French Senate starts gay marriage debate amid protests
PARIS (Reuters) - The French Senate took its first look on Thursday at President Francois Hollande's gay marriage bill, which has passed in the lower house but divided society as opponents clamoured for a referendum.
The bill, which gives homosexual couples the right to marry and adopt children, was designed to be Hollande's first historic social reform, on par with former Socialist President Francois Mitterrand's abolition of the death penalty in 1981.
But it has divided French society, pitting Catholics and conservatives against social reformers, left-wingers and gay people.
Several large demonstrations against it have caught the Socialist government off guard. On Thursday hundreds of protesters waving flags with the words "Jobs, not gay marriage" gathered near the Senate under drizzling rain, surrounded by riot police trucks.
Despite loud opposition and street protests last month that became violent, the gay marriage bill is expected to pass in the Senate thanks to backing by Socialists and allies supporting the bill. The debate is due to conclude on April 13.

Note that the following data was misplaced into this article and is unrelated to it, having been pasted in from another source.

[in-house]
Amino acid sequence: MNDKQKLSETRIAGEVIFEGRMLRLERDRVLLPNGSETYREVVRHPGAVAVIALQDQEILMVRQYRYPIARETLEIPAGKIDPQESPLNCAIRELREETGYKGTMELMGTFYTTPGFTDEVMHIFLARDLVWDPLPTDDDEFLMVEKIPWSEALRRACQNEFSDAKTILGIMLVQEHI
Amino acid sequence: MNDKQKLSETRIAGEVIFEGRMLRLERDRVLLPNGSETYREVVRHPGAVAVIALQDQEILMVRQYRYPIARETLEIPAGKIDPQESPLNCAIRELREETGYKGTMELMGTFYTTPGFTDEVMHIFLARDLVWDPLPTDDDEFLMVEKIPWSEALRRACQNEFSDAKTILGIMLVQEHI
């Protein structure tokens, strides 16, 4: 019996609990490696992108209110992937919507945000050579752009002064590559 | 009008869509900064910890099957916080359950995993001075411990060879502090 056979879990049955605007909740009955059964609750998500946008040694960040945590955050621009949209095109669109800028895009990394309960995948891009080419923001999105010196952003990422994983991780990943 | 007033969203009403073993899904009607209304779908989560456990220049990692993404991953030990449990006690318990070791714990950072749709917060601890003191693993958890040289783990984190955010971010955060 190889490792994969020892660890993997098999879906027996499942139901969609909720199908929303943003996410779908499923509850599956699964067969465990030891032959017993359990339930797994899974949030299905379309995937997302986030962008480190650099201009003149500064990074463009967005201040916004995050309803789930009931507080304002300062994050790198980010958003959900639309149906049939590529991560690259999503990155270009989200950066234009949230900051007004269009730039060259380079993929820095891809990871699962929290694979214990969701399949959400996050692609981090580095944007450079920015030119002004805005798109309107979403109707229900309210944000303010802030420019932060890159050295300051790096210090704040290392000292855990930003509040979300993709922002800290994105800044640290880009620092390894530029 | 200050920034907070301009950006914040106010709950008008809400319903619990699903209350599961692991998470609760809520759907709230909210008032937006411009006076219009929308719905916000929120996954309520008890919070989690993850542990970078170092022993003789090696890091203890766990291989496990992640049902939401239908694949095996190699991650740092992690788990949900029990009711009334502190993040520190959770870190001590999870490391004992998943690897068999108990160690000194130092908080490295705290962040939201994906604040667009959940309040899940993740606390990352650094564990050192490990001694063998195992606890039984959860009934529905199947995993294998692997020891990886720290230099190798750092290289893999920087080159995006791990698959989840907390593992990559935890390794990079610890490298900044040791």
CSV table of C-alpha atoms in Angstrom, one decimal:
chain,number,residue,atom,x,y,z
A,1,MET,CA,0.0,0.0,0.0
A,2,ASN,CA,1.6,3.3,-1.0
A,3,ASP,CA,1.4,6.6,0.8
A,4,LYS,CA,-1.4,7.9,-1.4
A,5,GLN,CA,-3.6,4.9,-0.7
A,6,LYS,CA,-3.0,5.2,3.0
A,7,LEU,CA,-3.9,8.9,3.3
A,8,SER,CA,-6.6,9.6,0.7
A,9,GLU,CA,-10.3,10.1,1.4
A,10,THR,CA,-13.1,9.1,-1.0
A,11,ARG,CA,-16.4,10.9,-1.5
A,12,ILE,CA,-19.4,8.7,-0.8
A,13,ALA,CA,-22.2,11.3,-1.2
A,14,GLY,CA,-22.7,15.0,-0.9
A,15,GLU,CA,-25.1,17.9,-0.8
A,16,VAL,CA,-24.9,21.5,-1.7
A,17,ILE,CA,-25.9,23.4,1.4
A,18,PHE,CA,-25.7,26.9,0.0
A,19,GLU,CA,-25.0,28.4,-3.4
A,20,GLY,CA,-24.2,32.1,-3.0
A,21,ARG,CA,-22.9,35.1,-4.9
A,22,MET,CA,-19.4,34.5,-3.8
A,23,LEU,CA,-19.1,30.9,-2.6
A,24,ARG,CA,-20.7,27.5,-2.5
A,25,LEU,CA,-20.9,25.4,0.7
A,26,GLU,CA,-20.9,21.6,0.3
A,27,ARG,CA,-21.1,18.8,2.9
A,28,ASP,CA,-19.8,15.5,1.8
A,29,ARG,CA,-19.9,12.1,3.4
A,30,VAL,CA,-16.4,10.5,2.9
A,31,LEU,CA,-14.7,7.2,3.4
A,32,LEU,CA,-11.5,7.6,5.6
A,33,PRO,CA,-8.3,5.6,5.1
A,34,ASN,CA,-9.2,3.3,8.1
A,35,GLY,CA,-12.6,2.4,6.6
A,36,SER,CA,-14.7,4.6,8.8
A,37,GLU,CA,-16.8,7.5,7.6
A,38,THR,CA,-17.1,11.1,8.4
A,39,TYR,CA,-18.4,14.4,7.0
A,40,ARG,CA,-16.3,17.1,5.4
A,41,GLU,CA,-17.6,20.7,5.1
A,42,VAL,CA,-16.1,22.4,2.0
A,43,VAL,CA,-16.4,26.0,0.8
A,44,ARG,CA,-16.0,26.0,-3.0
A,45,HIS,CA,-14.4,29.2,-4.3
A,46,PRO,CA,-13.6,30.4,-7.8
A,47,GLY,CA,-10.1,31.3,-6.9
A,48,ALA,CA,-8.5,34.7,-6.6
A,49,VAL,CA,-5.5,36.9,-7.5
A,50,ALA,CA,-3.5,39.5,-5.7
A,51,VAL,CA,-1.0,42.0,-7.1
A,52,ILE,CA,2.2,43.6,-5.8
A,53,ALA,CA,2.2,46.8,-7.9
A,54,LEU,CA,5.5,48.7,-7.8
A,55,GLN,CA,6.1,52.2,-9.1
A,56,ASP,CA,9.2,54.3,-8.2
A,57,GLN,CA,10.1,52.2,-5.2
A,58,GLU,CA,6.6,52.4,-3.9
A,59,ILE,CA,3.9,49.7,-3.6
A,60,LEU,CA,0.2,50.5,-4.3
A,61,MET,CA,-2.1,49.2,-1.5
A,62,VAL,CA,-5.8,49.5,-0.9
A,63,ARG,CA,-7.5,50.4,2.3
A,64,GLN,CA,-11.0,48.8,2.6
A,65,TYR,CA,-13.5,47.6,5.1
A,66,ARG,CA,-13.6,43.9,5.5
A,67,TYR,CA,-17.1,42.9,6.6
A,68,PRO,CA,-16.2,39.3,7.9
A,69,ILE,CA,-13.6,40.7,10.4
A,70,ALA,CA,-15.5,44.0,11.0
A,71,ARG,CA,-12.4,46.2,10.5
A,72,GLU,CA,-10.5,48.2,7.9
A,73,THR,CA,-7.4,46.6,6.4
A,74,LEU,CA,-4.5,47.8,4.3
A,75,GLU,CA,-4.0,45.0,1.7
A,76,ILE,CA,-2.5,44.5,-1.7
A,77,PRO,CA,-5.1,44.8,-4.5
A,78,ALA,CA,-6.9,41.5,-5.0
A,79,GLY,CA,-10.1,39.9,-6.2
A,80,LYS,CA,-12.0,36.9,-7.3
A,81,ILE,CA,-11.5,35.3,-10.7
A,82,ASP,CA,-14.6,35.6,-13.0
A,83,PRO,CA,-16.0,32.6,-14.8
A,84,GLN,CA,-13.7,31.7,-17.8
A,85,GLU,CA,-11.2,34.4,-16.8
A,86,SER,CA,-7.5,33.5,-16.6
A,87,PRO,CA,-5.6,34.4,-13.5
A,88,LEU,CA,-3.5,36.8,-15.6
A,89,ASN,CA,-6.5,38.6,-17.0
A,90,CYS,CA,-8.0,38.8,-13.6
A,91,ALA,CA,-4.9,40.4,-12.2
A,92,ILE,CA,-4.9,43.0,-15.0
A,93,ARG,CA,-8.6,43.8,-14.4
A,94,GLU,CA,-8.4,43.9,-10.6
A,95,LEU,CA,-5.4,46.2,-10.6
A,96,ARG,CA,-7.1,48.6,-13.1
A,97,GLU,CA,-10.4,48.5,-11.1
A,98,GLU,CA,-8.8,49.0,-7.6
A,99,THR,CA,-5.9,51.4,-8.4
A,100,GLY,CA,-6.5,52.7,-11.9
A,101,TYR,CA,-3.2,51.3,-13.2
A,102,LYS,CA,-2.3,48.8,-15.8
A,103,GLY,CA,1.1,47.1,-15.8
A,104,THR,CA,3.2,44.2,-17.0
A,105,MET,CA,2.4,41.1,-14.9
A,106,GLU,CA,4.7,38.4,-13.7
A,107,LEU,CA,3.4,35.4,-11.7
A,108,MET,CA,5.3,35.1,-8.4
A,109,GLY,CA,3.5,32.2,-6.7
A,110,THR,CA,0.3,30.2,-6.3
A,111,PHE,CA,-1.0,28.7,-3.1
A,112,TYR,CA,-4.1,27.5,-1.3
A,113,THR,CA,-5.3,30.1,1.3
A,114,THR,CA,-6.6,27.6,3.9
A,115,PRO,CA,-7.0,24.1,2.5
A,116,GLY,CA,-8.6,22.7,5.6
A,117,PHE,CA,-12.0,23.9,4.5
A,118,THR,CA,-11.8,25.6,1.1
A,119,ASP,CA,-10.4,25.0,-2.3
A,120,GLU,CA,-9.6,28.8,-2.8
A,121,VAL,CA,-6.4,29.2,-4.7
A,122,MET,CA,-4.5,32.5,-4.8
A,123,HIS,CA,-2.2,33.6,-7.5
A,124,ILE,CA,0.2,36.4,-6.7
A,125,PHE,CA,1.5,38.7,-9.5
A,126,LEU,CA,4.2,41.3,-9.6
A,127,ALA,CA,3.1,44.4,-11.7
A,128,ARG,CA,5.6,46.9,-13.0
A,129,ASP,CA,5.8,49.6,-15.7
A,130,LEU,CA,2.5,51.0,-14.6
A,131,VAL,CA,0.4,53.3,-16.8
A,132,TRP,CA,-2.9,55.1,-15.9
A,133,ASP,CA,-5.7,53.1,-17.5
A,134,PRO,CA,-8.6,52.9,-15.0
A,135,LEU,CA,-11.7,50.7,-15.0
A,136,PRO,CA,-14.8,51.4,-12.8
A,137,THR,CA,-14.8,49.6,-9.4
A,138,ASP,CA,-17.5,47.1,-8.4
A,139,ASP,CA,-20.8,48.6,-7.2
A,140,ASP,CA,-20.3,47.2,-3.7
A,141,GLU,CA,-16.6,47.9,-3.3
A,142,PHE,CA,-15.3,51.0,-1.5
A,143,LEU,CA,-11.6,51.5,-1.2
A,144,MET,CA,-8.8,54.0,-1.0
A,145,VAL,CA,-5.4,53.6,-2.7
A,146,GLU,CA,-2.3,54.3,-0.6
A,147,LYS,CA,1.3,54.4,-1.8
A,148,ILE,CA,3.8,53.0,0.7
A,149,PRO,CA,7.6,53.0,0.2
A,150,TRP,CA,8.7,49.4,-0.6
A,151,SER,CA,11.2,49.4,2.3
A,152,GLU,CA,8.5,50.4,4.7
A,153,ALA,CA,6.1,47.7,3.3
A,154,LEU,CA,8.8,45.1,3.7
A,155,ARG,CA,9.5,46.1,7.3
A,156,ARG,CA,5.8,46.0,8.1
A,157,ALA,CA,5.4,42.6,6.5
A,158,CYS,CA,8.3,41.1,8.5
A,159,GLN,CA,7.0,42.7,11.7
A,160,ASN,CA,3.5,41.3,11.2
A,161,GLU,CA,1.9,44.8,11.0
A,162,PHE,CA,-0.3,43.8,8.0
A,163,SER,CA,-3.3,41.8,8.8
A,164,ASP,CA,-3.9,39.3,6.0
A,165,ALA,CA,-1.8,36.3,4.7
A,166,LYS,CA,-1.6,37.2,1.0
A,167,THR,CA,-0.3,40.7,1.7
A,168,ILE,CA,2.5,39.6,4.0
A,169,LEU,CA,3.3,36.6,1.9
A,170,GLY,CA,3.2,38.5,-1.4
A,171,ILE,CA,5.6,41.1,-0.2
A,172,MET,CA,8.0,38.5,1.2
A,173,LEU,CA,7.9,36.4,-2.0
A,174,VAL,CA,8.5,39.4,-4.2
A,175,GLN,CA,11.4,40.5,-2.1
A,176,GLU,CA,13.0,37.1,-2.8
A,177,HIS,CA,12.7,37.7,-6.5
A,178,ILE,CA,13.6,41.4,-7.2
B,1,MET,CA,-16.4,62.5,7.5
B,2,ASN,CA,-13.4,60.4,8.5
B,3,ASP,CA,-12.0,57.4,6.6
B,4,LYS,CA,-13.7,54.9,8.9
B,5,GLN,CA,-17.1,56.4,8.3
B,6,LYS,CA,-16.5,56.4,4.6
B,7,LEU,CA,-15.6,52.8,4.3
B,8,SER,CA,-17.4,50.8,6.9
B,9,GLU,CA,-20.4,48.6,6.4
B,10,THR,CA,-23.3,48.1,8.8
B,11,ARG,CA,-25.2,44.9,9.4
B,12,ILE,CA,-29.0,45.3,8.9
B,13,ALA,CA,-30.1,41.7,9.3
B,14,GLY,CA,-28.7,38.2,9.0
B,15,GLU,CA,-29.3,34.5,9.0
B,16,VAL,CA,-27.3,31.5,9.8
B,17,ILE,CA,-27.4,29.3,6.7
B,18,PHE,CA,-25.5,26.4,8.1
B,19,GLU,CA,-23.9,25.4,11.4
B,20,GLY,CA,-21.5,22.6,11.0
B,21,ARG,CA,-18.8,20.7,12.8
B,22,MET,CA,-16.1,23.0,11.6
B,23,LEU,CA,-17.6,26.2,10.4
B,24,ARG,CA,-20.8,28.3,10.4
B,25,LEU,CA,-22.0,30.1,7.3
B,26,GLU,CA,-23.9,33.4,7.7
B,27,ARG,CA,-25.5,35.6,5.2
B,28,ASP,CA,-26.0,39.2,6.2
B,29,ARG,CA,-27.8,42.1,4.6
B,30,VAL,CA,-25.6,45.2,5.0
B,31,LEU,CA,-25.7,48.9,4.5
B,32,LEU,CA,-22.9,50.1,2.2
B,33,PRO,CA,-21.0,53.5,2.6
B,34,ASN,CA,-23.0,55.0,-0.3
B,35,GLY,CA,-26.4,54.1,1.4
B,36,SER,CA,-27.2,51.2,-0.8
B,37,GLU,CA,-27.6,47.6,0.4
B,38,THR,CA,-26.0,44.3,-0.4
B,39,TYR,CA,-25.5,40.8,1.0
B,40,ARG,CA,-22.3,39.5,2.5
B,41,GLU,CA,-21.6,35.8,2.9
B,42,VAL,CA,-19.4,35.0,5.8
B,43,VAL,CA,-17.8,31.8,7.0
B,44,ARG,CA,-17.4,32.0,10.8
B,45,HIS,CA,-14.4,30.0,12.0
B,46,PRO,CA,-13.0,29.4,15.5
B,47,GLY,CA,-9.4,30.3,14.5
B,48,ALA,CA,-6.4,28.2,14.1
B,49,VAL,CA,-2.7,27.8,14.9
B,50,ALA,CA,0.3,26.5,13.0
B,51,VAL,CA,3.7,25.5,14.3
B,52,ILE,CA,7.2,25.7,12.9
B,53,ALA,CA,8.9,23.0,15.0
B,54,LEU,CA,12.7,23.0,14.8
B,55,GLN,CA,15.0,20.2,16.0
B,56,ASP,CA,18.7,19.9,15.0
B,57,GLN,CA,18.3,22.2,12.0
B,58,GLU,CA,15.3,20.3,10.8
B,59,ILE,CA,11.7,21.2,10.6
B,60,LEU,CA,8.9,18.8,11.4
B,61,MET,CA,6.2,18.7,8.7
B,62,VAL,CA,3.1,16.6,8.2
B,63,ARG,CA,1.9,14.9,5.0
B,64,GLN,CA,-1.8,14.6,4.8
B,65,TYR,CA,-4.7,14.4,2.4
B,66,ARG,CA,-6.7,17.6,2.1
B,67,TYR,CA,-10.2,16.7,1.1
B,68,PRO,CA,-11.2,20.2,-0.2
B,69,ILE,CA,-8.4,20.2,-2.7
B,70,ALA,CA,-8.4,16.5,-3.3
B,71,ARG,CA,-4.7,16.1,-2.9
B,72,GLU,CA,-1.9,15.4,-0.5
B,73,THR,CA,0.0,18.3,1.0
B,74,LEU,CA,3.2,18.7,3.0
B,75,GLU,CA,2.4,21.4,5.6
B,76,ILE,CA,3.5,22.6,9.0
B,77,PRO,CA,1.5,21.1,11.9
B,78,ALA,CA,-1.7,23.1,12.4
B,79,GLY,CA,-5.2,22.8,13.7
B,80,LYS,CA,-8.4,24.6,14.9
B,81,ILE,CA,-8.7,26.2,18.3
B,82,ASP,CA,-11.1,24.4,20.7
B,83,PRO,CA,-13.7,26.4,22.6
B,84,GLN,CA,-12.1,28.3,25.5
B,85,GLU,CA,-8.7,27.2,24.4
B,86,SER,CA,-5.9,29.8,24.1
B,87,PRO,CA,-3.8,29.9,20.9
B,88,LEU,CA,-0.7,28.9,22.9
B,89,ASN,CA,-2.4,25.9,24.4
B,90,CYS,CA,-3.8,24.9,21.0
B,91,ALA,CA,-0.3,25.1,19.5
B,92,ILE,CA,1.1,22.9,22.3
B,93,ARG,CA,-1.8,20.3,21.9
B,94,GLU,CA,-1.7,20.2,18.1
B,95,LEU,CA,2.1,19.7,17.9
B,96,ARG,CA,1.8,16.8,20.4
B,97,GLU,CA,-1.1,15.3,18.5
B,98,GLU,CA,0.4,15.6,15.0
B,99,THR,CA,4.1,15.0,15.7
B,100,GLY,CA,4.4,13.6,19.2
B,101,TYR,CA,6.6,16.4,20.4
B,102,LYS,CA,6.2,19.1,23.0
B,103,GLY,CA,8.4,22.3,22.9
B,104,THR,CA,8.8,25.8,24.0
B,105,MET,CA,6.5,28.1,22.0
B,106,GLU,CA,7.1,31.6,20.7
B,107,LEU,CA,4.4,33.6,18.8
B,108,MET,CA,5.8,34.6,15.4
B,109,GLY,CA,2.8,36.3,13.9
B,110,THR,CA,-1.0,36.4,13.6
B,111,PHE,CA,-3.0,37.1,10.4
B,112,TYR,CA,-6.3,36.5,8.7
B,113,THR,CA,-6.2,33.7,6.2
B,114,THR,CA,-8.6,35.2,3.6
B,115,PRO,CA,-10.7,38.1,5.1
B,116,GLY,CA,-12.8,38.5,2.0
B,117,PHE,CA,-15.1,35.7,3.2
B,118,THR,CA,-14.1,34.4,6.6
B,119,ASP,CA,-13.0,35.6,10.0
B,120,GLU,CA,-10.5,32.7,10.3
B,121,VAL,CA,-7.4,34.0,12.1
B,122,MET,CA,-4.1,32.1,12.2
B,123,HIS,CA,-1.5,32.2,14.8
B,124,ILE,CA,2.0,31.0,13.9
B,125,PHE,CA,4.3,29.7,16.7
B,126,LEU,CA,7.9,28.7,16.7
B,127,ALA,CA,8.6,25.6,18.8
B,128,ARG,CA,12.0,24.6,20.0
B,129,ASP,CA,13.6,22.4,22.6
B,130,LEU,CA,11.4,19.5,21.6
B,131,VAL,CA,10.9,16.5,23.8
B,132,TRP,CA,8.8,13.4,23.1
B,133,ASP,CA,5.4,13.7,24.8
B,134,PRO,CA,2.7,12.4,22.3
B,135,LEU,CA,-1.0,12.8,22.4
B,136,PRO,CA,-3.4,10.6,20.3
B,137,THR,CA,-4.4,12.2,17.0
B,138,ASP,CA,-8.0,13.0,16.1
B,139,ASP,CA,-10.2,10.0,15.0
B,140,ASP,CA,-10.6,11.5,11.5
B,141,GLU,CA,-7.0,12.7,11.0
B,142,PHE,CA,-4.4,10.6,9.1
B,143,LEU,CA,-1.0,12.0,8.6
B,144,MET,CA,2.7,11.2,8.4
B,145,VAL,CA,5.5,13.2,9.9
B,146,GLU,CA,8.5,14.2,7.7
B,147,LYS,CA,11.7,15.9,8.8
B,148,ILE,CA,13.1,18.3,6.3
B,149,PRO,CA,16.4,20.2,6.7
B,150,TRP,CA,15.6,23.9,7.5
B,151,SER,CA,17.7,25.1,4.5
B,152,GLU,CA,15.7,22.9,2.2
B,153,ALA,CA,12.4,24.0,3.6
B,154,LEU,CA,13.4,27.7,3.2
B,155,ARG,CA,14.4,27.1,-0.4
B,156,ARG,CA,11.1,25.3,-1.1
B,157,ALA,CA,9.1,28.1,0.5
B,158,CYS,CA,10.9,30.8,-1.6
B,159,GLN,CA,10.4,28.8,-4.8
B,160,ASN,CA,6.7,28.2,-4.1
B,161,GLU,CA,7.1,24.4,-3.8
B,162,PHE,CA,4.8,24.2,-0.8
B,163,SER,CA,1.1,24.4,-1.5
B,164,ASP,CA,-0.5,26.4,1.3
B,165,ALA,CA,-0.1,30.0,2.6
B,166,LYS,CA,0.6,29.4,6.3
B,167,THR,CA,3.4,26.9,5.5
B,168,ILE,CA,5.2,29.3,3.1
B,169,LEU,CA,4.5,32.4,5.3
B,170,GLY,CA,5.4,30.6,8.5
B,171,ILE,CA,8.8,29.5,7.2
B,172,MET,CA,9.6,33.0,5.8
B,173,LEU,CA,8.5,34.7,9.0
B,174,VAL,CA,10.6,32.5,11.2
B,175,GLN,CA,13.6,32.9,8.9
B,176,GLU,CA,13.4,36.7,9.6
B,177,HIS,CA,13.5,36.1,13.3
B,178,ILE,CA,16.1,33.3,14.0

"There is one solution to find a way out of this political and social tension ... and that's for the Senate to reject the law," Frigide Barjot, a comedian and flamboyant spokeswoman for opponents to the gay marriage bill, told iTele news channel.
Hollande is struggling to shake off accusations of weak leadership 10 months into his term, having lost his budget minister in a scandal over hidden bank accounts and failed so far to reverse rising unemployment.
Economic troubles have led many French people, notably on the right, to argue that the government is wrong to focus on gay marriage at a time when factories are closing and unemployment is at its highest level in more than 13 years.
Division over the gay marriage issue, in a majority Catholic country, has contributed to Hollande's low popularity scores. A poll by TNS Sofres published on Thursday showed only 27 percent of the French supported his policies.
The National Assembly adopted the bill on Feb 12 in a 329-229 vote after 110 hours of debate. But the winning margin is expected to be narrower in the Senate where the Left is less dominant.
A BFM-TV poll published on Thursday found that while 53 percent of the French are favourable to gay marriage, only 41 percent support homosexual couples adopting children.
Support for adoption by gay couples has eroded since December when 48 percent of French voters backed it, as controversy has grown around the question of children's role in the gay marriage bill.
A plan by Socialist deputies, which foresaw an amendment permitting assisted reproduction techniques for lesbians, was scrapped after others in the same camp deemed that opposition on the point could block the marriage reform.
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